Saturday, November 26, 2005

Home Improvement (Pics from October 2005)

Well, here they are. It wasn't the sunniest of days, but it was the last of the dry days for awhile.

front of house

Teddy on patio



Teddy on walkway


southeast side of house with walkway


deck side of house with fountain

deck side of house

Dianne on deck

view of garden from deck

on the deck

southwest side garden

southeast side garden

view through the rafters

view from living room

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Tuesday, November 22, 2005

A Night Visit to the US Botanical Gardens

A Night Visit to the US Botanical Gardens

November 21.2005: A day after the titan arum reached full bloom and three days before the holiday exhibit officially opened, John and I shivered our way from Union Station across the grounds of the US Capitol, into the US Botanical Gardens and out of the rain. Titan arum, also known as Amorphophallus titanum is the freakiest (editor’s opinion) member of the Aroid family: a genus that includes skunk cabbage, calla lilies and philodendron. You gotta be pretty wacky to out-weird a skunk cabbage. But there’s no contest for this native of Sumatra whose once-every-couple-of-years bloom stands several feet high (yes, it’s a single bloom we’re talking about) and smells like a garbage dumpster (full and ready for pickup). I could regale you with all the botanical details but that would be gilding the lily, or the “corpse flower” as it’s commonly called.

Take a look at the photos (OK, OK, only ONE of the photos is of the actual flower and the rest are of holiday decorations (at the slowest shutter speed our digital camera could accommodate).

Titan arum in full regalia

Go to the Smithsonion’s department of botany web page to read about this flower (they own the one that bloomed on 11/19/05) at . To learn about the USBG’s titan arum that bloomed in July of 2003 go here:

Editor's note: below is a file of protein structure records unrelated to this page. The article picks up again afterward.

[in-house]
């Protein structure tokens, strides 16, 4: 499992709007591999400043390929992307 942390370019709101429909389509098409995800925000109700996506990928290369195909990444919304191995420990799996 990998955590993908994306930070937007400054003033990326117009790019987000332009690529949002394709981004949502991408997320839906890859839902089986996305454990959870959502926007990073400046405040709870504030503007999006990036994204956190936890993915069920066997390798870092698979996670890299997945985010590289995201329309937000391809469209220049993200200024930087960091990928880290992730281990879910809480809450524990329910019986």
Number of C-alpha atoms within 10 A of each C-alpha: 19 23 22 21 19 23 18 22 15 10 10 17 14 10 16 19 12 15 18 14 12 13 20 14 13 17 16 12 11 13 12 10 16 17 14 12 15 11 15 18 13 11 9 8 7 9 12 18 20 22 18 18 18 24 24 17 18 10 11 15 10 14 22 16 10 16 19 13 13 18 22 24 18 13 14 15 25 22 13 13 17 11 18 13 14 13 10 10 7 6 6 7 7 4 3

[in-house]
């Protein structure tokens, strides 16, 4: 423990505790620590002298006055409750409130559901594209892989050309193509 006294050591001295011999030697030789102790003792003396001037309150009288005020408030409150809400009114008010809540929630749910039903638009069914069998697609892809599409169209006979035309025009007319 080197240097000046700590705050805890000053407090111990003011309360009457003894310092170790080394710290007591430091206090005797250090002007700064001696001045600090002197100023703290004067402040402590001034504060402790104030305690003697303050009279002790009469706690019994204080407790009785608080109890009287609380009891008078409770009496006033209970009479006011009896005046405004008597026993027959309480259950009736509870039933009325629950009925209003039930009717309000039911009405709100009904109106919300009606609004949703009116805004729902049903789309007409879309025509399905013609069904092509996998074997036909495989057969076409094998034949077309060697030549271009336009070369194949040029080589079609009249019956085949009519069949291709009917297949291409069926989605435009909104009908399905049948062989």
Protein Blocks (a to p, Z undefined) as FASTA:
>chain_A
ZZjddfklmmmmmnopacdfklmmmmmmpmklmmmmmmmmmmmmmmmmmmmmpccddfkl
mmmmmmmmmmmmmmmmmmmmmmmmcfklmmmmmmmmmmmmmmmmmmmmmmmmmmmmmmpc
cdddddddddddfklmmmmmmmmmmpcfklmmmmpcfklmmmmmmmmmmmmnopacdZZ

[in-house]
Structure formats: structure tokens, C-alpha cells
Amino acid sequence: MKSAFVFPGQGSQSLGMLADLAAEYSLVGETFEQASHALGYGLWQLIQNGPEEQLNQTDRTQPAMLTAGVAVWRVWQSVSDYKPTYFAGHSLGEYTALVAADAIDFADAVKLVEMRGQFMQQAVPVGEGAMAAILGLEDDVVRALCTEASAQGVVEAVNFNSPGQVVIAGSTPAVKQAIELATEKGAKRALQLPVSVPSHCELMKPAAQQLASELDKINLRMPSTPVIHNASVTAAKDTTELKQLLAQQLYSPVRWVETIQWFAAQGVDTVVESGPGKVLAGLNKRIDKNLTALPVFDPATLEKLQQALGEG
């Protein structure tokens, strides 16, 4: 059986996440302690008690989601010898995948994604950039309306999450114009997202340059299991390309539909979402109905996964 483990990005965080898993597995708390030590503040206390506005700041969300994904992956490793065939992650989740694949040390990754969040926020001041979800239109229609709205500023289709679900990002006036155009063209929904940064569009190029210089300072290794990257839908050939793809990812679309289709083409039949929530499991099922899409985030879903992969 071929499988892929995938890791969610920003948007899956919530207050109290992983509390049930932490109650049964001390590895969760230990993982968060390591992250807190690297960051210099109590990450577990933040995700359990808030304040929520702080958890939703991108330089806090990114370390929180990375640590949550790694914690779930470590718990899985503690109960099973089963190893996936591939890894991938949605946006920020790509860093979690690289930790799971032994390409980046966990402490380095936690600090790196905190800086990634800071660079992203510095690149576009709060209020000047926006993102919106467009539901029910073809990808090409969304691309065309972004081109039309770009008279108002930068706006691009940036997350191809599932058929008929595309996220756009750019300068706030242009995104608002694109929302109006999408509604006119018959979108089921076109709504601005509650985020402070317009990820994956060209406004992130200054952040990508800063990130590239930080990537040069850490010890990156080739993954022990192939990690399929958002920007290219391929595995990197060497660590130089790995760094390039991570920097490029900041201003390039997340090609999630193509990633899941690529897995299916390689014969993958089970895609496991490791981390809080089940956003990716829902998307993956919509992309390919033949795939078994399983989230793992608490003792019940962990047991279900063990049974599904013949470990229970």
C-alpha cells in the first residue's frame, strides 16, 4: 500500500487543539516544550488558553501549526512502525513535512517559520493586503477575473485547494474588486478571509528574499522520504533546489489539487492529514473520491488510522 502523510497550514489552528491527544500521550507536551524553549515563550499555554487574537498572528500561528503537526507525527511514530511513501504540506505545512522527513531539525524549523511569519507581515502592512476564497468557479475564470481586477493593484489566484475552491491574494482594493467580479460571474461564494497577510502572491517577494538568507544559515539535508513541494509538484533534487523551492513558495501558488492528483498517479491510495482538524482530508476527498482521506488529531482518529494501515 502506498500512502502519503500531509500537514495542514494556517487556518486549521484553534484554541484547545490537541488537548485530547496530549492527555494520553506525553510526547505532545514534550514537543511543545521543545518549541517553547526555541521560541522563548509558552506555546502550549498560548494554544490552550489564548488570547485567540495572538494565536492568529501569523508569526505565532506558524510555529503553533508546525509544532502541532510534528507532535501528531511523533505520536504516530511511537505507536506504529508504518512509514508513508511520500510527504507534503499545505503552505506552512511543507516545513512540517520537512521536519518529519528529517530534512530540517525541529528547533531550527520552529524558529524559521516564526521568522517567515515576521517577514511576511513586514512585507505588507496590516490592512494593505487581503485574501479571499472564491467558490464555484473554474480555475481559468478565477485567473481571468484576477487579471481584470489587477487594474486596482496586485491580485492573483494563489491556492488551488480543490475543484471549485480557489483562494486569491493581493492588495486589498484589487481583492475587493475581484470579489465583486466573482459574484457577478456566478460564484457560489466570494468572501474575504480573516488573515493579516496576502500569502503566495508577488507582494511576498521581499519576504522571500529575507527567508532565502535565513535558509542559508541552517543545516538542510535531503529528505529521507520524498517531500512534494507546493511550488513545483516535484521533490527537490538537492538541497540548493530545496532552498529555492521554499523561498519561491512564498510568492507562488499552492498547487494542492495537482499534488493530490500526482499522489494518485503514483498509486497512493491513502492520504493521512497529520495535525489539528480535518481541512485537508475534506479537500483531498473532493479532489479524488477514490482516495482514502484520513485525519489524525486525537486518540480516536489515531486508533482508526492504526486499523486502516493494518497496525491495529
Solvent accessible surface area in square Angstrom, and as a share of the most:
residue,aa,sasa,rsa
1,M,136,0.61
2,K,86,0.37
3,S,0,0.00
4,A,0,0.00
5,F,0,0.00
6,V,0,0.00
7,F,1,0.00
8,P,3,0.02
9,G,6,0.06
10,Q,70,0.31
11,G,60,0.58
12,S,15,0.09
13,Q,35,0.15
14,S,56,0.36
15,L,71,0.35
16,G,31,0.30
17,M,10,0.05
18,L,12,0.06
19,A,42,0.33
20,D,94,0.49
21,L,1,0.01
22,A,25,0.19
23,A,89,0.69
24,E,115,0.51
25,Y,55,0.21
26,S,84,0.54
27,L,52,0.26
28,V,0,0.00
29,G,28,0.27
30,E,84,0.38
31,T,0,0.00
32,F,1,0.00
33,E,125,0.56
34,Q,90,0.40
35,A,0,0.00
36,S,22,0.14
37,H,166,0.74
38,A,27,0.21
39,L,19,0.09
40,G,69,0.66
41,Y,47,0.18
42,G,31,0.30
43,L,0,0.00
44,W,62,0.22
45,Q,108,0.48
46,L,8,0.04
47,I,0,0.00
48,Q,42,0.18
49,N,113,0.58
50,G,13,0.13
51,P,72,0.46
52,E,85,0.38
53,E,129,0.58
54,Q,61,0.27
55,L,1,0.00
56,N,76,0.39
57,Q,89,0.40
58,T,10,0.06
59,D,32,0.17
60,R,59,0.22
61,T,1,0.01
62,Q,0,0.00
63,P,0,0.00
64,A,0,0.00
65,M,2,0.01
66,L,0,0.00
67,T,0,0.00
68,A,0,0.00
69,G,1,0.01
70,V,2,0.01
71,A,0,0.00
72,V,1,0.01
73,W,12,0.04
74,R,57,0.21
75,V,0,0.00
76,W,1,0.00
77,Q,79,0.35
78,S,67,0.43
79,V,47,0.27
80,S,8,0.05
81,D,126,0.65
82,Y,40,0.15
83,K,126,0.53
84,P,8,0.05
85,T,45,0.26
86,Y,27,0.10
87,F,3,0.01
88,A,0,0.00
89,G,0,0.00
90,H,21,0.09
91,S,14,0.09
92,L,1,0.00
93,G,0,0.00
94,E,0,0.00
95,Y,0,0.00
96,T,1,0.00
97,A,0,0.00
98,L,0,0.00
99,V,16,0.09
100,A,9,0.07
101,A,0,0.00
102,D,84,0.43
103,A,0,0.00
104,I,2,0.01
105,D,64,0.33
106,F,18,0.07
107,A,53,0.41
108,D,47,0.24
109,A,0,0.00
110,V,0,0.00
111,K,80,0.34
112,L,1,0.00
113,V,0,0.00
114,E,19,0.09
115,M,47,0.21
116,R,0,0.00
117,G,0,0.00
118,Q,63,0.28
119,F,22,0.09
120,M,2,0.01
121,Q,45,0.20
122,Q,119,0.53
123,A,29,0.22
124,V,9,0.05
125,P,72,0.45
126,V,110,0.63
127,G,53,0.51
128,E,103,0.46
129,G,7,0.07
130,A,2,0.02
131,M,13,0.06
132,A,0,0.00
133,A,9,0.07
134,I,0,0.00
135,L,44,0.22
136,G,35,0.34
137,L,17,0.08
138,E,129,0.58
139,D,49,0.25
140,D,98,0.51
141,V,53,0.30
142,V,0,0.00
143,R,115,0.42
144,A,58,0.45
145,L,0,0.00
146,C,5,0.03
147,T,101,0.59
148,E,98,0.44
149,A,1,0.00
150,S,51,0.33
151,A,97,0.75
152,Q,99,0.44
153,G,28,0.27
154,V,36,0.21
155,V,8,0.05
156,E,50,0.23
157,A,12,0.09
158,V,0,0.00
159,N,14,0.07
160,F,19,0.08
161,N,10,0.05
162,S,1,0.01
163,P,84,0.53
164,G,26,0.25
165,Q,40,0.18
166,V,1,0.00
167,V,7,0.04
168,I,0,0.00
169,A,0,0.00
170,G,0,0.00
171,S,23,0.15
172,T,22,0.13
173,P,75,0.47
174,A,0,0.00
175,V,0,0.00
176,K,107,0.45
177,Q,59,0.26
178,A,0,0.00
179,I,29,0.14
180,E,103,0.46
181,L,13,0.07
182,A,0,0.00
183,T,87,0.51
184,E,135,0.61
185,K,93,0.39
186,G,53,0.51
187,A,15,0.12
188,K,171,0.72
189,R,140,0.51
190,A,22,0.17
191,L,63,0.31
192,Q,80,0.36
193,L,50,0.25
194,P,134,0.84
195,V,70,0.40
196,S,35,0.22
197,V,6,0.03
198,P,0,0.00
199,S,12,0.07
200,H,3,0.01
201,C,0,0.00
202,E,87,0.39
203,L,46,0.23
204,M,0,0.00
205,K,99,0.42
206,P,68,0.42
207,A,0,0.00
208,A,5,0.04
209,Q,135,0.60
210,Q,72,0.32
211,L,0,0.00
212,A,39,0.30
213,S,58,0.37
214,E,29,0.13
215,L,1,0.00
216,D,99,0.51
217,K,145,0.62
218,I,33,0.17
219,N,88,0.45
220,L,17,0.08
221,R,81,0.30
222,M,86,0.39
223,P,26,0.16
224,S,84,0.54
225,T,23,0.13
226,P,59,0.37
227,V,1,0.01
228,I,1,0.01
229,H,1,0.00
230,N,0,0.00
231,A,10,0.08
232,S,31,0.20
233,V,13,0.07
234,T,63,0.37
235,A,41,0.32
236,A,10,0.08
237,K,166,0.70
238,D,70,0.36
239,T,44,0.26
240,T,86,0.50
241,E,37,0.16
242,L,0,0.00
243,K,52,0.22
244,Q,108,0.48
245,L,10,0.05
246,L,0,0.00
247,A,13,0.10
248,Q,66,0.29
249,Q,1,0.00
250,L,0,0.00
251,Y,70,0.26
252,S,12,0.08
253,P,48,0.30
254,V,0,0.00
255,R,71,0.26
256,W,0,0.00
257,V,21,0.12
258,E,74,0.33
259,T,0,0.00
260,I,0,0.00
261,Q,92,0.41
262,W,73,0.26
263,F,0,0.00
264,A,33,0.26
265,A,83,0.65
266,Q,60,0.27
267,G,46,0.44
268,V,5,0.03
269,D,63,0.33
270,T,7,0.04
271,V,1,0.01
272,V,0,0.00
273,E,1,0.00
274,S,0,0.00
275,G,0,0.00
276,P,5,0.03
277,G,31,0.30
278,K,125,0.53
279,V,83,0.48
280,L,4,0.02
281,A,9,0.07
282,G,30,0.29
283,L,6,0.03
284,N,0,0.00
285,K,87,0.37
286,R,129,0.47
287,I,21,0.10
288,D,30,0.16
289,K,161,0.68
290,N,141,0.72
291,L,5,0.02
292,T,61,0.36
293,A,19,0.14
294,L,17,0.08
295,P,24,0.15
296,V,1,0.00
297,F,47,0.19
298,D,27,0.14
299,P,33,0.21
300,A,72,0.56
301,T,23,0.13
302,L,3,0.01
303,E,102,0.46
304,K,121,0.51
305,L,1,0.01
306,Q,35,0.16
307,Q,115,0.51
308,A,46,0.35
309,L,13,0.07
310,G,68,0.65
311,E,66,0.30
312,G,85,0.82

And here are the holiday photos. If you look closely behind the Christmas tree, you’ll see a toy train rolling along the elevated tracks. This Christmas tree reminds me of the one I decorated as a child (well, the one I decorated was about 1/10th the size, but it had about the same amount of tinsel on it.)

Christmas Tree and Trains

Here "we" (editorial, not royal "we") are outside of the US Botanical Gardens. The little Christmas trees are festively lit in red, white and blue.

Christmas trees outside the USBG

The US Capitol in the background. Sorry it's a little blurry. It was a cold and rainy night... but that's another story.

Christmas trees with US Capitol in the background

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Monday, November 21, 2005

The Sound and the Furry

Prior to the invention of TV remote control, an armchair philosopher contrived this connundrum: If a tree falls in the forest and nobody is around, does the tree make a sound?

The answer to this question is, of course, "Who cares?" If nobody is around, then who could or would care? Perhaps only the skunk that the tree fell on. Maybe then we'd ALL care. But would we be forced to say that we smelled rather than heard the event (in which case the tree fall would be said to have created a stink but not a sound), or would we simply roll up the car windows and drive to a more pleasant locale? Oh please, don't click yet... I'm almost to the point.

If a blogger blogs and nobody reads her, does she blog? Or should she just grab the remote out of her husband's locked fist, turn the TV off, and do something somebody cares about (besides her and the skunk - oh, but he's dead... sorry)?

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